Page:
Monday, January 28, 2019
My story—I repeat— concerns the tectonic collision between a public which will not rule and institutions of authority progressively less able to do so. My misgiving is that democracy will be ground to pieces under the stress. An immense psychological distance separates the two sides, even as they come together in conflict. This gulf is filled with dark matter: distrust. . . .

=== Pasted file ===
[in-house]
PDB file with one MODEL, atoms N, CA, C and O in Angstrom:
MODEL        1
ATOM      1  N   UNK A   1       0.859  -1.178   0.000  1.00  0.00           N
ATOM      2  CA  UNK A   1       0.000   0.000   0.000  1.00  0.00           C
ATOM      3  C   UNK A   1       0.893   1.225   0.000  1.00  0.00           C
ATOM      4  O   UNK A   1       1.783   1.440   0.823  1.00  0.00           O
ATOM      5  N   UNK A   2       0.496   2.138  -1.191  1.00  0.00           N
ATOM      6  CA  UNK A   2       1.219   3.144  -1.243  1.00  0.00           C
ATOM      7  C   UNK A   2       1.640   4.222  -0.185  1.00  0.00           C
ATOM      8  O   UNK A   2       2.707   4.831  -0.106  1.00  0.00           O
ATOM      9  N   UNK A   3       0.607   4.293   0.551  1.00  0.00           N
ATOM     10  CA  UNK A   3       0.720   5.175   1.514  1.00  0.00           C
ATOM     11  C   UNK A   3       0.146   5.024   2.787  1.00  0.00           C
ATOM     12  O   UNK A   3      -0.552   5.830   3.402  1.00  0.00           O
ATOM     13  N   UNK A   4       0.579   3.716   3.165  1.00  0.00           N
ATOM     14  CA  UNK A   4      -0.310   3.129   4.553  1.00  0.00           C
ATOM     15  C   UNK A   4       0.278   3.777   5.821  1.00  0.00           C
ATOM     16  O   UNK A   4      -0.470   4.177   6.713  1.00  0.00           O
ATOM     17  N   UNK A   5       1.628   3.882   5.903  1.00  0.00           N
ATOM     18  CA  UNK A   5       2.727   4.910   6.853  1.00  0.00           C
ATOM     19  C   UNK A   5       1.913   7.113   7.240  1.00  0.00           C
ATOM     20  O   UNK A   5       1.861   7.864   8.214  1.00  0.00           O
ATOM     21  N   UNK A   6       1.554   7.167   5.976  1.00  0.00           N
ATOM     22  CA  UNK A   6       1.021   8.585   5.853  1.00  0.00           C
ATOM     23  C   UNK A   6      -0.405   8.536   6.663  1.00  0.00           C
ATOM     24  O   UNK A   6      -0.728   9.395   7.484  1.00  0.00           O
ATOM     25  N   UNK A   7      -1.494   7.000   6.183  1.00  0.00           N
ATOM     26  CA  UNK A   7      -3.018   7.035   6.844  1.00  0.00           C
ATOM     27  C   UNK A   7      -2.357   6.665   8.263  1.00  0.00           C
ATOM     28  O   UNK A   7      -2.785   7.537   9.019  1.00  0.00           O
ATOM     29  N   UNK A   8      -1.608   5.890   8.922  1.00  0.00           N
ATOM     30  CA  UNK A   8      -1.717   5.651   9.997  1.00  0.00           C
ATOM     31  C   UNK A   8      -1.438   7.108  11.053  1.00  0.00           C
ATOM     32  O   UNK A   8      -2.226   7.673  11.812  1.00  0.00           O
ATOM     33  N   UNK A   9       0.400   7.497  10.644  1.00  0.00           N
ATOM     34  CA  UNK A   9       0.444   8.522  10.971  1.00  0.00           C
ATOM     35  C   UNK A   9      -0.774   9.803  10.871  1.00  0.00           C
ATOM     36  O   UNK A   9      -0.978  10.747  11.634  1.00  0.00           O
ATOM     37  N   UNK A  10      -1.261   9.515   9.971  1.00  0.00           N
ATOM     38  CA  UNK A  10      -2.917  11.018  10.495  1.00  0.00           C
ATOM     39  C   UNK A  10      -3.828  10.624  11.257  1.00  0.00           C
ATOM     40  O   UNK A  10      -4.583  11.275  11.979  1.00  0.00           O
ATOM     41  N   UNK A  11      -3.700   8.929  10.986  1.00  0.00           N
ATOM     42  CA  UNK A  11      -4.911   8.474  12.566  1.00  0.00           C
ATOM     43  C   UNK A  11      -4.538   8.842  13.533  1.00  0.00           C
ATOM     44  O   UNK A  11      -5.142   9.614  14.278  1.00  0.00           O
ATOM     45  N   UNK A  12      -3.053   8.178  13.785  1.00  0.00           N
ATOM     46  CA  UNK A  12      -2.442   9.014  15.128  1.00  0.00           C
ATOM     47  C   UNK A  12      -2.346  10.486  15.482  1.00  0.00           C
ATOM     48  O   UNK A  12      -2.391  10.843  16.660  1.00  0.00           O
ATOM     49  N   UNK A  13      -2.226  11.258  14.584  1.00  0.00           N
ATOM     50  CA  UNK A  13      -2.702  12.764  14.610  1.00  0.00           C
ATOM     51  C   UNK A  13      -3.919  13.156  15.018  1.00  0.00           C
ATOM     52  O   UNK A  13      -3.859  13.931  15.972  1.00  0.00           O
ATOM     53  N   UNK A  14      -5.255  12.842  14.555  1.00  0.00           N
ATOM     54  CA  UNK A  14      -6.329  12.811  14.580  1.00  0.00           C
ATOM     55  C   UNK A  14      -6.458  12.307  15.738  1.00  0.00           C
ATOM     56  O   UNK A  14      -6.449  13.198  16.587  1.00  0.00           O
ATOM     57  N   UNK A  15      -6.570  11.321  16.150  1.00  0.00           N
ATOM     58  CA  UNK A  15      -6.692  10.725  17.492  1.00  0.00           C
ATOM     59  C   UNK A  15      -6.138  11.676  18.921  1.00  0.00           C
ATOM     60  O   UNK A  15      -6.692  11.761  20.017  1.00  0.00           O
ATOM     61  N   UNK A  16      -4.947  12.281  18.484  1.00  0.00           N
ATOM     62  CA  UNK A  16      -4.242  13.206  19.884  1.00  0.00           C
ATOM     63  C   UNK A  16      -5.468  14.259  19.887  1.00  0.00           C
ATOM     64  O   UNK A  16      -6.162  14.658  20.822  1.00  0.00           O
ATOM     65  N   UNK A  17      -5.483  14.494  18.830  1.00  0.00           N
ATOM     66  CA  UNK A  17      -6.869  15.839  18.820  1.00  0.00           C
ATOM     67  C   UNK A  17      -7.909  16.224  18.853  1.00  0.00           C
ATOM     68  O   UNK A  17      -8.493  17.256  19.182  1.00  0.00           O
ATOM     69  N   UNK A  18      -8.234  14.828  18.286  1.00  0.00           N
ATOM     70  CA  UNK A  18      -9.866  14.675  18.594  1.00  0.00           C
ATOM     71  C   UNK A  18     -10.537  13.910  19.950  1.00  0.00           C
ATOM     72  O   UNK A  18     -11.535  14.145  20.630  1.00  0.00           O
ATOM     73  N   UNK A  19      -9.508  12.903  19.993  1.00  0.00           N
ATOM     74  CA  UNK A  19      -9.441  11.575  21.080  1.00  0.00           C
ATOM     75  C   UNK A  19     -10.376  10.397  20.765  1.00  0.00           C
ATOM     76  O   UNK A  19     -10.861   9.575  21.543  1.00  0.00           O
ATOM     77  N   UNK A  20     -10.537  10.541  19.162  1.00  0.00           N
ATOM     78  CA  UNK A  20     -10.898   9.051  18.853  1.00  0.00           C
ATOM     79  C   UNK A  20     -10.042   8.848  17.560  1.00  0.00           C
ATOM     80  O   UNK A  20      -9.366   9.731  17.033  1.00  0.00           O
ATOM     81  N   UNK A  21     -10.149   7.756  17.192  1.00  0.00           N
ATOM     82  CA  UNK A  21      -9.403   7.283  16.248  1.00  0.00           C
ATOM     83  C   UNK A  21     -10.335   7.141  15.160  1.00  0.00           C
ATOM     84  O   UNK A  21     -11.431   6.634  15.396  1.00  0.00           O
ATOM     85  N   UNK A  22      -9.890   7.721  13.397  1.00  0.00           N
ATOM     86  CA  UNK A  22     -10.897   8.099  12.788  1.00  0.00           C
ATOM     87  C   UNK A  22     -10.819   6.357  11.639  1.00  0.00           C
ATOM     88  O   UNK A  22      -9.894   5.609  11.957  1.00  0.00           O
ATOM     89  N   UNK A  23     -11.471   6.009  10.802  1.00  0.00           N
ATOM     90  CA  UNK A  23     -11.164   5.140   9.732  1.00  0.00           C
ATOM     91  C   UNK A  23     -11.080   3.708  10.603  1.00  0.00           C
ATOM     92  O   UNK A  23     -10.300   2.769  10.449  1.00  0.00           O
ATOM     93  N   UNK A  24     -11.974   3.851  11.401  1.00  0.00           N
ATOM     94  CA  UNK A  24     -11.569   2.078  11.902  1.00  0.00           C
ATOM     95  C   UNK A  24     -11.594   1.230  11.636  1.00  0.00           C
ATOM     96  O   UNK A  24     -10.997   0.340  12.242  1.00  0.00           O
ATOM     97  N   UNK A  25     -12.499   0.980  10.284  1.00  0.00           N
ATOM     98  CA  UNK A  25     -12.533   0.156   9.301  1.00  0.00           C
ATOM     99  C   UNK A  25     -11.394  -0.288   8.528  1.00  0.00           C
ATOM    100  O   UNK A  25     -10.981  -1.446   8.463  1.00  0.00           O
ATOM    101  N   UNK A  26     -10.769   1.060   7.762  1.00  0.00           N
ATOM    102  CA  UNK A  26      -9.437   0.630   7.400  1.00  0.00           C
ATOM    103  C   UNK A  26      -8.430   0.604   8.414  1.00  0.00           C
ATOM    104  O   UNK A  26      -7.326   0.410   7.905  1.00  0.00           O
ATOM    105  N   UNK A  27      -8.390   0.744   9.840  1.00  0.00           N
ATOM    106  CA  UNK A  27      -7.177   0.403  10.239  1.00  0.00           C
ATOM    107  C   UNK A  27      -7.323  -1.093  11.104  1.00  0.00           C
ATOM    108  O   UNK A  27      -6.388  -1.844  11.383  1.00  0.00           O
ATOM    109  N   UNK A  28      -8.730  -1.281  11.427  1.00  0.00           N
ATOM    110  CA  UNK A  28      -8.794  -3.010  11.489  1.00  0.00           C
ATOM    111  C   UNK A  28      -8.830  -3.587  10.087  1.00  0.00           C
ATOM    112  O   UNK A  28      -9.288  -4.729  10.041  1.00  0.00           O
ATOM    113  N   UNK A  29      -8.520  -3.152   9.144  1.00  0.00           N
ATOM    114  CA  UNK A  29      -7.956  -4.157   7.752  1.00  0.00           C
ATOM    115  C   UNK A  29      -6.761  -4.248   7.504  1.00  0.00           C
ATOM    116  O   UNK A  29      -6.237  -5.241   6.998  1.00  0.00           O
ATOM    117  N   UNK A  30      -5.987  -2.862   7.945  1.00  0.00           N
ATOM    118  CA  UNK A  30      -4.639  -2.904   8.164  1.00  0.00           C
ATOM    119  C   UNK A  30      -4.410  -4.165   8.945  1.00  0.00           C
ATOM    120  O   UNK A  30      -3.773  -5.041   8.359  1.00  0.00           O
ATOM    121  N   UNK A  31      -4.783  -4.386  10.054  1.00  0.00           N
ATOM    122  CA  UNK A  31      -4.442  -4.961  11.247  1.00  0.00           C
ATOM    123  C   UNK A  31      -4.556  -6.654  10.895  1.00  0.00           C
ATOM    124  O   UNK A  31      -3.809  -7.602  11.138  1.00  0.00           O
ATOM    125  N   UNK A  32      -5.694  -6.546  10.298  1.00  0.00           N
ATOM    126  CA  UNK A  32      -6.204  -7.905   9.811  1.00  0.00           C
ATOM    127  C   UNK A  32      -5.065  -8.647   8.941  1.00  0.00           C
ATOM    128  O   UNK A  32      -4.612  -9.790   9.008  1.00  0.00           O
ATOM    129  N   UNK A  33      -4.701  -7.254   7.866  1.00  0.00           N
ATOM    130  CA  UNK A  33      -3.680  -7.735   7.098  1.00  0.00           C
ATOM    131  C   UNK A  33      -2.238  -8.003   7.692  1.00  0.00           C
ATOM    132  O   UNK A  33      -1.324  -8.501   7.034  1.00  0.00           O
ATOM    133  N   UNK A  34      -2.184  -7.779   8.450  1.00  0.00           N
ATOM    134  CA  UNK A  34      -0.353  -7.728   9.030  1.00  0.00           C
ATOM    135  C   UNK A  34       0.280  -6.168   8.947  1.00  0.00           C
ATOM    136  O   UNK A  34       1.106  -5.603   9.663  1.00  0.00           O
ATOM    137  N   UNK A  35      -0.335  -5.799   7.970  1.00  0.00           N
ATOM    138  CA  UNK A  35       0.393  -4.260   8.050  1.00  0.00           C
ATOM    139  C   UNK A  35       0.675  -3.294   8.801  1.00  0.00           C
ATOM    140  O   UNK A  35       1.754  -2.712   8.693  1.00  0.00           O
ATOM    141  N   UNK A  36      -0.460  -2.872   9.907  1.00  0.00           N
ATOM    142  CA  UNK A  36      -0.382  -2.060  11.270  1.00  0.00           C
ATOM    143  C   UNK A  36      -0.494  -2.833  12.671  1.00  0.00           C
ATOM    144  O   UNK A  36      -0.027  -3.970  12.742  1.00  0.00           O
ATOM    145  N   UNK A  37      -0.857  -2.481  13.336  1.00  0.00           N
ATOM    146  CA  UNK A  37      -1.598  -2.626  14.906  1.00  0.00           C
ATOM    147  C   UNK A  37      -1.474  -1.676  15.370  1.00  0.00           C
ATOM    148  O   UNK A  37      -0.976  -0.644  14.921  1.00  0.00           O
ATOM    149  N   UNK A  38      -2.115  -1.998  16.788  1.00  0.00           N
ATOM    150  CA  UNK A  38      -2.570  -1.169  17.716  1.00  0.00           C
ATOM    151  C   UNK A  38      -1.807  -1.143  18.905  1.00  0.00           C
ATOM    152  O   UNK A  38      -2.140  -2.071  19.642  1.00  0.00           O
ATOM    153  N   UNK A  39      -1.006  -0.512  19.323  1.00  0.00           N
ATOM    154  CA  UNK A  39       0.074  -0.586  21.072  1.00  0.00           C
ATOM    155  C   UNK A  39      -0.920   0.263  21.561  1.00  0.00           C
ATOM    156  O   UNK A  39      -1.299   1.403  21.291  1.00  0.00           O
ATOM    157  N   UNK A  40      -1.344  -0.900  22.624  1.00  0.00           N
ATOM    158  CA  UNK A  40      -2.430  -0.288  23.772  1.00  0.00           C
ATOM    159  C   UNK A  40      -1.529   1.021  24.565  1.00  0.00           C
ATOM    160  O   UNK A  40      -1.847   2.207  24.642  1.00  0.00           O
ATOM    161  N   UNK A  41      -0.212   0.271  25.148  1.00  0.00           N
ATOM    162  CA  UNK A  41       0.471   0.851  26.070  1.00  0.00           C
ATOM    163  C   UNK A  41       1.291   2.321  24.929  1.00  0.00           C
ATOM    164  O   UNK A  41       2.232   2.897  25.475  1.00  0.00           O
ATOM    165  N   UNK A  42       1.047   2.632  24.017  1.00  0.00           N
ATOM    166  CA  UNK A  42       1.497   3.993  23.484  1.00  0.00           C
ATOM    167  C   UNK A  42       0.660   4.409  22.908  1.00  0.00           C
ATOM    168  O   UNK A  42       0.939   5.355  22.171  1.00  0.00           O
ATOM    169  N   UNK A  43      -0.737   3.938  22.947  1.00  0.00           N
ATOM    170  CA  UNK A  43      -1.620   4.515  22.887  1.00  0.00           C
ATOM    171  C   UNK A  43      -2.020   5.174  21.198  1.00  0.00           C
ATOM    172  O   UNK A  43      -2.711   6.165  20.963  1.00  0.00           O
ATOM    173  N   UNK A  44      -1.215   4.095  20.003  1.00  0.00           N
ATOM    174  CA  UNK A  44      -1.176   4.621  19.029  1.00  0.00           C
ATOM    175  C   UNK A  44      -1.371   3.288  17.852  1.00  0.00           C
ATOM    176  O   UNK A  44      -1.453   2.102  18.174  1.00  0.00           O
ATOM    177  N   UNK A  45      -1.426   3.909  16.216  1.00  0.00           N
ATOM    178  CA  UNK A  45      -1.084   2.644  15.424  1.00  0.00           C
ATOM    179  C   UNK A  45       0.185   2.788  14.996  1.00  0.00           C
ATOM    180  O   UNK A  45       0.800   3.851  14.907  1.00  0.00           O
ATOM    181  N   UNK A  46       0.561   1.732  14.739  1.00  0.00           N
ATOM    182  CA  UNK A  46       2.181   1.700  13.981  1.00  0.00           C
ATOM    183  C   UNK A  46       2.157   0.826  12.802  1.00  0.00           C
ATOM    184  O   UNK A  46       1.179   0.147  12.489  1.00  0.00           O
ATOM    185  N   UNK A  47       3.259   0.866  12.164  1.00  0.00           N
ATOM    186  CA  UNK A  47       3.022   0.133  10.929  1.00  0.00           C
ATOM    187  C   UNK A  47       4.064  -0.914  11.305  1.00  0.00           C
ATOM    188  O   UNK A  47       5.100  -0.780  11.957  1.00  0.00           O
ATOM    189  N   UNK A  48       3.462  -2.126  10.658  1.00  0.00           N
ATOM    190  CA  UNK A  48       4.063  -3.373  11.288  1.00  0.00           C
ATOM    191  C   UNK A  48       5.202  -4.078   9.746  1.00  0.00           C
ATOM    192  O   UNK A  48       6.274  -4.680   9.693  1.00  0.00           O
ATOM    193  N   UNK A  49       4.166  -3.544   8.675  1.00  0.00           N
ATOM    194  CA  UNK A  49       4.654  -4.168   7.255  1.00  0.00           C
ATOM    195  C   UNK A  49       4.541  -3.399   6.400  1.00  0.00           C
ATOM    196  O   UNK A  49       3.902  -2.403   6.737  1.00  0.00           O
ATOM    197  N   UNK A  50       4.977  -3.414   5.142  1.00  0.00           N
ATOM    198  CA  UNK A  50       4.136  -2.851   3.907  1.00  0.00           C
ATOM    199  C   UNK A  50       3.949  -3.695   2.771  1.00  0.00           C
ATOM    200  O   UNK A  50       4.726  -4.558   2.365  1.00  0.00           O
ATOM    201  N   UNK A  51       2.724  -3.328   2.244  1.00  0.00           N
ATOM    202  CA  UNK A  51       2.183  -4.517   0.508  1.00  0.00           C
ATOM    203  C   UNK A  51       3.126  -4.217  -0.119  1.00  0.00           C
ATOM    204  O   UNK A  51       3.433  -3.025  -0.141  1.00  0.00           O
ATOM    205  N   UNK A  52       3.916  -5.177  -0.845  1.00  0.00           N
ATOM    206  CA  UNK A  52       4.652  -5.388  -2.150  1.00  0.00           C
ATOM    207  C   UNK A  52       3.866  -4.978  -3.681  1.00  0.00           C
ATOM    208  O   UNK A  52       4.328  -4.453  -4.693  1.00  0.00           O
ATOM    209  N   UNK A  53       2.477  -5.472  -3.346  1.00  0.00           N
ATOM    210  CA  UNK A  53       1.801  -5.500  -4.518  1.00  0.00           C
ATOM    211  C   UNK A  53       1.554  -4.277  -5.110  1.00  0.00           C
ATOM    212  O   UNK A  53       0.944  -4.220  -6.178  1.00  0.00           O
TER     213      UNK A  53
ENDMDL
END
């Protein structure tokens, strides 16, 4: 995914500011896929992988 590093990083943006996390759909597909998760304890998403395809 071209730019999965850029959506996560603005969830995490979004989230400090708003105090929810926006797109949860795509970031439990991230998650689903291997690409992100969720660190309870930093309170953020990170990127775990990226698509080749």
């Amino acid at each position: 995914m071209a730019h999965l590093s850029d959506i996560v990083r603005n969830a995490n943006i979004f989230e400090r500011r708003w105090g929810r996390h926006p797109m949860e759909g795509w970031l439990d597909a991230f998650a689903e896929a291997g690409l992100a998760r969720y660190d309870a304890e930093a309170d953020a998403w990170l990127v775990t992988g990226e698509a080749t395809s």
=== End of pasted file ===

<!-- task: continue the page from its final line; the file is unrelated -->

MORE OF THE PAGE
What has changed, then is the public's distrust for authority—and its increased power, in the age of the Fifth Wave, to translate that distrust into action. . . .
At some moment of 2011, the script went awry. Toxic levels of distrust sickened democratic politics. People began to mobilize for "real democracy," and denied that their elected representatives represented them.
-Martin Gurri, The Revolt of the Public